......In November of 2013, I was roughing out a hard SF story where the protagonist was a physicist. As I worked on the ideas in the story, I realized I was not so much working on fiction as I was actually doing physics, and theoretical physics at that. Almost as an epiphany, I realized that the time had come; I should be working on physics again. I had the time and freedom. And if I didn't resume research then, I probably never would.
......I decided to give it a go. I allocated five months where I'd do nothing but physics, devoting my full energy to it: thinking about quantum theory every waking moment and taking it to bed with me so my subconscious could work on it while I slept, and report back to me when I awoke. I'm a biphasic sleeper (two sleep periods per 24 hours) so I got lots of reports. It is/was exhausting and after two months or so, I crashed. But after two days of R&R where I polished off some residual SF writing tasks, I resumed the work, but this time remembering to eat when necessary.
......My starting point was my Stochastic Space-time paper from many years back.
......After relentlessly beating my head against the brick wall of an uncompromising theory, the wall began to crumble (as did arguably, my head). I realized that stochasticity had its limits; there was something else at play in the universe. That realization forced a major alteration of my Stochastic Space-time theory, a modification I call Crypto-stochastic Spacetime theory.
......Almost immediately, Crypto-stochastic Space-time theory gave results: I could explain the two-slit experiment, superposition in general, and explain photon polarization (a rather more compelling explanation than afforded by conventional quantum mechanics). So with the exhilaration borne of early success, I thought that perhaps I wasn't completely delusional; I forged (and continue to forge) ahead. The joining of my stochastic and crypto-stochastic approaches resulted in a paper called 'Towards a Conceptual Model for Quantum Mechanics'.

Towards a Conceptual Model for Quantum Mechanics
......The basic ideas are not complex (click to download a pdf of the paper [revision 3]): Quantum mechanics says that there are energy fluctuations of the vacuum. And by Special Relativity, these (stochastic) energy fluctuations are equivalent to mass fluctuations. By General Relativity, mass fluctuations give rise to curvature fluctuations. And curvature is a function of the 'metric tensor'. So then, the components of the metric tensor will have stochastic components.
......A stochastic metric tensor along with the idea that measurements of dynamical variables result in contravariant coordinate data, easily yield some of the quantum mechanics formalism, particularly the uncertainty relations. And noting that the differential volume element in a metric space (analagous to dx*dy*dz*dt) is the square root of the determinant of the metric tensor, one might associate the quantum mechanics probability density (psi star psi) with that square root. Further, this stochastic space-time approach gives a reasonable (albiet speculative) description of quantum superposition.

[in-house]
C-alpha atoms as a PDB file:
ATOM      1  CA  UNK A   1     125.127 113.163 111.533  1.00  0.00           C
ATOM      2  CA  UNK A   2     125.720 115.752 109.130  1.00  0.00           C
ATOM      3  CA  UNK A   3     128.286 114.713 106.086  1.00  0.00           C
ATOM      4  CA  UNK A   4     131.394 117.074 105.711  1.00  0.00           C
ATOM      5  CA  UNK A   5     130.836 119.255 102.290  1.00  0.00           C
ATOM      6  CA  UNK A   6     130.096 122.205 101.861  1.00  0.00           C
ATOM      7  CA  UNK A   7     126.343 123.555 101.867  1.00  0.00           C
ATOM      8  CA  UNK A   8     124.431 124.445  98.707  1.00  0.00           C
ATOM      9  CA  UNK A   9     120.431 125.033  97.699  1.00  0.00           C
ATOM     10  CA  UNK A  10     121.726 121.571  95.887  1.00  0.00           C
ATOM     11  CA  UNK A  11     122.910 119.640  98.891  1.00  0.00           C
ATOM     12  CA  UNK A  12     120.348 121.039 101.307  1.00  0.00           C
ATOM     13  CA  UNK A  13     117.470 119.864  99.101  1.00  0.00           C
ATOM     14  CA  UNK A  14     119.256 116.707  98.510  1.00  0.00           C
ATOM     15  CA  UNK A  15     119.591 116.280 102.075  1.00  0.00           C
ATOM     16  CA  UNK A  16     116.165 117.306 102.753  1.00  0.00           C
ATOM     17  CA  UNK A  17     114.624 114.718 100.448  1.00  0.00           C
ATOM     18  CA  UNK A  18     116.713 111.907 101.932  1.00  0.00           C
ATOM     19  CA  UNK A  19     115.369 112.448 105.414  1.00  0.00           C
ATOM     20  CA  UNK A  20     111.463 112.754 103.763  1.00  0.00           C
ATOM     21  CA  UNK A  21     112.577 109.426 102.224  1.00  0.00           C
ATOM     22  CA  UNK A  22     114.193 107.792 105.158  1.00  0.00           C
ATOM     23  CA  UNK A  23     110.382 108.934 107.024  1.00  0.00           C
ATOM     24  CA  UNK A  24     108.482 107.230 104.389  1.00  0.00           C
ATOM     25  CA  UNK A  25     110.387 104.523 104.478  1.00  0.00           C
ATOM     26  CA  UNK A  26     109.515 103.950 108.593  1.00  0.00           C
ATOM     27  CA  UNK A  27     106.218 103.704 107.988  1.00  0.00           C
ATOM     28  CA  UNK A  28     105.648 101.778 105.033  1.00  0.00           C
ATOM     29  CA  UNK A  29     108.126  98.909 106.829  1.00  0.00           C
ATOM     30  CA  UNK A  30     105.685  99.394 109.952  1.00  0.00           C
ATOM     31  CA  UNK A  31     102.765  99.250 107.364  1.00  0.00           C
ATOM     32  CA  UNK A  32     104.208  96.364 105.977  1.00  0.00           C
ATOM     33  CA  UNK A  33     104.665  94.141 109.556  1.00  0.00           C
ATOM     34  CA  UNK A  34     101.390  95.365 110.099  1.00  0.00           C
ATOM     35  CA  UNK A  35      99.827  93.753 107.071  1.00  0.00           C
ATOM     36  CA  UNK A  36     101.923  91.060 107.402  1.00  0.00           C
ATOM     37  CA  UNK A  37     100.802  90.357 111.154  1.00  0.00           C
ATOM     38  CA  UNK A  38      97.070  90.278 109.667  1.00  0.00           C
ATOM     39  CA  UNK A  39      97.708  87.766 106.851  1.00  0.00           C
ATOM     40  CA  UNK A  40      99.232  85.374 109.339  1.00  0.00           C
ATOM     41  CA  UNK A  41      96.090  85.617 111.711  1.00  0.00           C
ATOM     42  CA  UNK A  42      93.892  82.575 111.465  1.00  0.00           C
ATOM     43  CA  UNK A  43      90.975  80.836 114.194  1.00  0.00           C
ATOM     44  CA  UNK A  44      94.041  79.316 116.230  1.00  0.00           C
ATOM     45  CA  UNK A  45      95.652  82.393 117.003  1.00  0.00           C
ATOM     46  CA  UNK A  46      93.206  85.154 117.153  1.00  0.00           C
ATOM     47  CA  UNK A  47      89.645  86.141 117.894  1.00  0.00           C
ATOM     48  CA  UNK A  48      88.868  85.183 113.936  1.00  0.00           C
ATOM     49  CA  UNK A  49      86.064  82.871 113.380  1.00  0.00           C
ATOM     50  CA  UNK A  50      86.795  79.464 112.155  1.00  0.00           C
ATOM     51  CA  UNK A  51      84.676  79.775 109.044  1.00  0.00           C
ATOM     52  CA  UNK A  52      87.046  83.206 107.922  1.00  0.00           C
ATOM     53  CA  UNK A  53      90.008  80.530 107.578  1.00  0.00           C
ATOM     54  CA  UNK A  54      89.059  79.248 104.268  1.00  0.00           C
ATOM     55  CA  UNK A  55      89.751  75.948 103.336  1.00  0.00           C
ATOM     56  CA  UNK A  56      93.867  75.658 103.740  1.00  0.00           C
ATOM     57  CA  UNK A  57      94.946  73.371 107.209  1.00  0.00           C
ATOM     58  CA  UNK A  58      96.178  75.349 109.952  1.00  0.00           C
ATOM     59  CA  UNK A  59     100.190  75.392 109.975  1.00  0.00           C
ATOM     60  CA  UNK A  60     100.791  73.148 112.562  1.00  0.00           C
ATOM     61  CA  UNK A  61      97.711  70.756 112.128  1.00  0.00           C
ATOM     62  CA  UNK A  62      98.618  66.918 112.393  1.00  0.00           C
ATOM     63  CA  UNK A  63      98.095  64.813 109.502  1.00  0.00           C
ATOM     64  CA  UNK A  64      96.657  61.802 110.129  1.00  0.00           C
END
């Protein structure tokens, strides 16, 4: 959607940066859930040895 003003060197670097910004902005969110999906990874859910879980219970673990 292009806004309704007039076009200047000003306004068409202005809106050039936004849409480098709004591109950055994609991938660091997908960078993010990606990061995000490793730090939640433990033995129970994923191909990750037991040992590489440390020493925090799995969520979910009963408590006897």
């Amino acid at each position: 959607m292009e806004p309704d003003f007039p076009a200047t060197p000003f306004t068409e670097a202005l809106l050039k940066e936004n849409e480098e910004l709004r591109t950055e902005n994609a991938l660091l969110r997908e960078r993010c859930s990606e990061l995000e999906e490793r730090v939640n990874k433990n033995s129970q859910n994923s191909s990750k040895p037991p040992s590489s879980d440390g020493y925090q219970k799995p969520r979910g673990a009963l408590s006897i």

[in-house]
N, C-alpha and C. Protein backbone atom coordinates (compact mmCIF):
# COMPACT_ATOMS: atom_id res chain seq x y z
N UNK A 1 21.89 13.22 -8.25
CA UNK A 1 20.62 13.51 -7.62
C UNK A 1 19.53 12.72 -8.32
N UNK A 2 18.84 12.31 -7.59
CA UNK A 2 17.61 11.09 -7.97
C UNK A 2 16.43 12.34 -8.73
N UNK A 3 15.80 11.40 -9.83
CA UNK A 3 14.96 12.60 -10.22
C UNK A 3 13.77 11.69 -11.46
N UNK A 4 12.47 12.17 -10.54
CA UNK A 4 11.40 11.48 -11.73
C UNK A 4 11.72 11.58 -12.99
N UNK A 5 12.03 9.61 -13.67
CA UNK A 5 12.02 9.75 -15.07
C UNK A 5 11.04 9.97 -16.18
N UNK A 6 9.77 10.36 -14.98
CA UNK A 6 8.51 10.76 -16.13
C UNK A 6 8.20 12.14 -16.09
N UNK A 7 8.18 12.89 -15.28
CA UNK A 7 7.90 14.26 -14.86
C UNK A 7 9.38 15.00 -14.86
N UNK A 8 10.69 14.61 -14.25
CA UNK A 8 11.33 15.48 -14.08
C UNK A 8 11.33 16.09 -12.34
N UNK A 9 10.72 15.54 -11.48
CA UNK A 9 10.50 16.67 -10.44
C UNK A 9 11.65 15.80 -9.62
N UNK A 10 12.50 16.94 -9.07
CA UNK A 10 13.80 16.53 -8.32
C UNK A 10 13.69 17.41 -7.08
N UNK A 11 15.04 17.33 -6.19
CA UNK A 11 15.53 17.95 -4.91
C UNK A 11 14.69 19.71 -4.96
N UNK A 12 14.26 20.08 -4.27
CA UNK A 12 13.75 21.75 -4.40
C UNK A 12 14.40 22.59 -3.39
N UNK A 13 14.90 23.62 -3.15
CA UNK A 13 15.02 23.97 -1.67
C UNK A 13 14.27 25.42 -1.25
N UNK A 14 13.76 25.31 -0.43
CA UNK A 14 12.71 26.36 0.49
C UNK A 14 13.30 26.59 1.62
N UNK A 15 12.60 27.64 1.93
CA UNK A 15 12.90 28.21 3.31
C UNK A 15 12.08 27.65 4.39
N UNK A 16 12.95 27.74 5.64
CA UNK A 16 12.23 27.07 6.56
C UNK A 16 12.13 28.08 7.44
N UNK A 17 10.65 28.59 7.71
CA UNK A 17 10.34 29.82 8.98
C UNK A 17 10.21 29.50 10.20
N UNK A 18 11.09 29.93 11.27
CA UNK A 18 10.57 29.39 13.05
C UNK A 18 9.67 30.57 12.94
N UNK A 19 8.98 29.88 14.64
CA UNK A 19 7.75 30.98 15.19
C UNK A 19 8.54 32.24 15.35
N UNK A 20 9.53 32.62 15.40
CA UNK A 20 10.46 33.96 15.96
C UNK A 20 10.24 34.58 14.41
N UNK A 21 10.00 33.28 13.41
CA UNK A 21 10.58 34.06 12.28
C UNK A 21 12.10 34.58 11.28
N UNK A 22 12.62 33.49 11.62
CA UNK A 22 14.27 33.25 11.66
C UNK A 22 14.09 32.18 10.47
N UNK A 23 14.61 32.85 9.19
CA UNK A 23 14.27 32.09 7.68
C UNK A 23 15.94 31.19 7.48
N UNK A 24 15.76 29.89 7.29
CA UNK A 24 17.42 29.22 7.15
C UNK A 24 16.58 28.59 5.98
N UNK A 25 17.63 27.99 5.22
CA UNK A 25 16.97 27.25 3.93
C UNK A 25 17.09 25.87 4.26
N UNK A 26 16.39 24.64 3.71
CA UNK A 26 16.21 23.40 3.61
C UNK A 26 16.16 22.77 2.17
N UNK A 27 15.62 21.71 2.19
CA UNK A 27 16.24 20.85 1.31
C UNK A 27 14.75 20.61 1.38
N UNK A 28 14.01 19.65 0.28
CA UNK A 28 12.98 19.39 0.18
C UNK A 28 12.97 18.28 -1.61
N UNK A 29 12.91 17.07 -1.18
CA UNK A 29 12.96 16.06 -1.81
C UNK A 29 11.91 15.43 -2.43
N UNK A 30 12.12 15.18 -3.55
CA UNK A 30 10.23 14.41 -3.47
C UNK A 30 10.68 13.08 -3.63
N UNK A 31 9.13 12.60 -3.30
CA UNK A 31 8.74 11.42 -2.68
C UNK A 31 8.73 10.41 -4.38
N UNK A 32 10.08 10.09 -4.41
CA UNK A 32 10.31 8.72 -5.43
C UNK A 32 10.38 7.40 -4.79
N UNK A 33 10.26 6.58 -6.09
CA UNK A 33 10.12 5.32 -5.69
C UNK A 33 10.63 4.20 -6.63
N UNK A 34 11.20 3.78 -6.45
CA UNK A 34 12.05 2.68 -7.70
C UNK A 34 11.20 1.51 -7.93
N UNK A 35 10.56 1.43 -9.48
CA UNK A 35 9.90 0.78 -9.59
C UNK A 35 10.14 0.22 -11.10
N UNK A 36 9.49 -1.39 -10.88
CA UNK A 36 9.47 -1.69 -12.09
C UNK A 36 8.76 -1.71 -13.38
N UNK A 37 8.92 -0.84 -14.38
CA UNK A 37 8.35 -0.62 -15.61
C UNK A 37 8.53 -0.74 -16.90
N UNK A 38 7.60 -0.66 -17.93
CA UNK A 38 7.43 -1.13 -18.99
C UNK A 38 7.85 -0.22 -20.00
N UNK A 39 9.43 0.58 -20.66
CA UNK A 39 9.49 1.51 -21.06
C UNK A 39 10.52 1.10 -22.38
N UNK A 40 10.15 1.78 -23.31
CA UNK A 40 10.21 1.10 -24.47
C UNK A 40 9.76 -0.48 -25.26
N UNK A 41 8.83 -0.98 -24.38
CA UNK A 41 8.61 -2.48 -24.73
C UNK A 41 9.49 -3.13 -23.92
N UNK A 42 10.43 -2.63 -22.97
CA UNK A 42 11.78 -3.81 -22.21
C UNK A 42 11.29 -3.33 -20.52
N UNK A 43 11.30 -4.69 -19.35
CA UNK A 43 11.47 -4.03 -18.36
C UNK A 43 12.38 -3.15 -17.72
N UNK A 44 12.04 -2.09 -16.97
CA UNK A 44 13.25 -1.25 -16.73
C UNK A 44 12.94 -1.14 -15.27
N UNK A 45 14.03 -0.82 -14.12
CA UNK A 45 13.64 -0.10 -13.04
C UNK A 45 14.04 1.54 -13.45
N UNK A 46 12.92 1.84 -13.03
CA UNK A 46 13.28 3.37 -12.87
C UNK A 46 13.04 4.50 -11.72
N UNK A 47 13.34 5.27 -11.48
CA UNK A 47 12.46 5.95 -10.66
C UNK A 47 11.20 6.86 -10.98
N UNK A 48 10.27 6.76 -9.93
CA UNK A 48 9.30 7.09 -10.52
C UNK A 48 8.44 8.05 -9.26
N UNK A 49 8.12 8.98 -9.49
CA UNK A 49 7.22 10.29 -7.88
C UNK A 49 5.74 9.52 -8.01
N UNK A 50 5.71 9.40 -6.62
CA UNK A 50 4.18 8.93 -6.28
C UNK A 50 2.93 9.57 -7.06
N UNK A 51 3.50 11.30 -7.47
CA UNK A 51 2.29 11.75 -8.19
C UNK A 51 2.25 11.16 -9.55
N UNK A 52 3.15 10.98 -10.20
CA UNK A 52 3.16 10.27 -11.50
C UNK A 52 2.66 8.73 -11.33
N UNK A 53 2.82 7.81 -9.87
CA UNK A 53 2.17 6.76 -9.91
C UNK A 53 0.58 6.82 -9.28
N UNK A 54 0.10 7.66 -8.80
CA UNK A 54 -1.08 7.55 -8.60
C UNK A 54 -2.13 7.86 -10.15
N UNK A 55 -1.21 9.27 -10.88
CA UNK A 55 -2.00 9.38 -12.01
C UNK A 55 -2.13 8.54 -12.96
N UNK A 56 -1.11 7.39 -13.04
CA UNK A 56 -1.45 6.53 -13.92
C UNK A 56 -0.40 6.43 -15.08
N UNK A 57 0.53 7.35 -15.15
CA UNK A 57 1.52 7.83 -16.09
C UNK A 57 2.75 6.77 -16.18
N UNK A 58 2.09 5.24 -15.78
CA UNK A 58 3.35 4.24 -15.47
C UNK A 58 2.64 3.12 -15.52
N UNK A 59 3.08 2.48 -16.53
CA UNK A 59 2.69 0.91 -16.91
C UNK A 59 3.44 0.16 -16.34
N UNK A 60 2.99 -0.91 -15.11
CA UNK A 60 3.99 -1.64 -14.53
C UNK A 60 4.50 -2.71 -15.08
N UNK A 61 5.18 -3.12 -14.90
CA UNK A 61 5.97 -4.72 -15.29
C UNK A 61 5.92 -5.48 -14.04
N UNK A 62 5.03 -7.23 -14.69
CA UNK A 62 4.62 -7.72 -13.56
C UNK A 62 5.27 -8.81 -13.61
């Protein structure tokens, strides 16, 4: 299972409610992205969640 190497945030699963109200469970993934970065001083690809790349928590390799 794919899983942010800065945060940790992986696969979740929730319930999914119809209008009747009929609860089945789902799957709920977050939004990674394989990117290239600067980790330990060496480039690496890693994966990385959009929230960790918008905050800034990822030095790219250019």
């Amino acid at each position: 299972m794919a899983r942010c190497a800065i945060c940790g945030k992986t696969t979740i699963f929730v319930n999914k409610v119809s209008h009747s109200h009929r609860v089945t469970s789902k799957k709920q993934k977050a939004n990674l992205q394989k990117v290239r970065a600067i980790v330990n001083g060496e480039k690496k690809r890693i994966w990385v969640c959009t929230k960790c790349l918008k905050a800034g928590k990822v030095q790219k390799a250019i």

......The non-crypto version associates the determinant of the square root of the metric tensor wirh the quantum mechanical probability density. But, though the metric componants are stochastic, the metric determinant should not be: The probability density at a given point in space-time should be a deterministic number (a probability density rather than, for example, a probability of a probability density)..
......Mathematically, it is not hard to have a deterministic determinant with stochastic elements. But physically, it is not so easy; it implies a (difficult) relationship between the elements.
......The crypto solution is to say that the metric elements are not actually stochastic but just appear to be. Instead of the elements having stochastic components, they have very high frequency components--so high, that we can't at present measure them precisely (somewhere between 10^30 and 10^34 Hz). So repeated measurements will mimic the measurements of truly random (stochastic) variables. The notion is that the stochastic impulses to space-time due to vacuum energy fluctuations give rise to collective motions, i.e. oscillations (linear and torsional) in the space-time. These oscillations seem to be the generators of much if not all of quantum mechanical behaviors.

Stay tuned for more!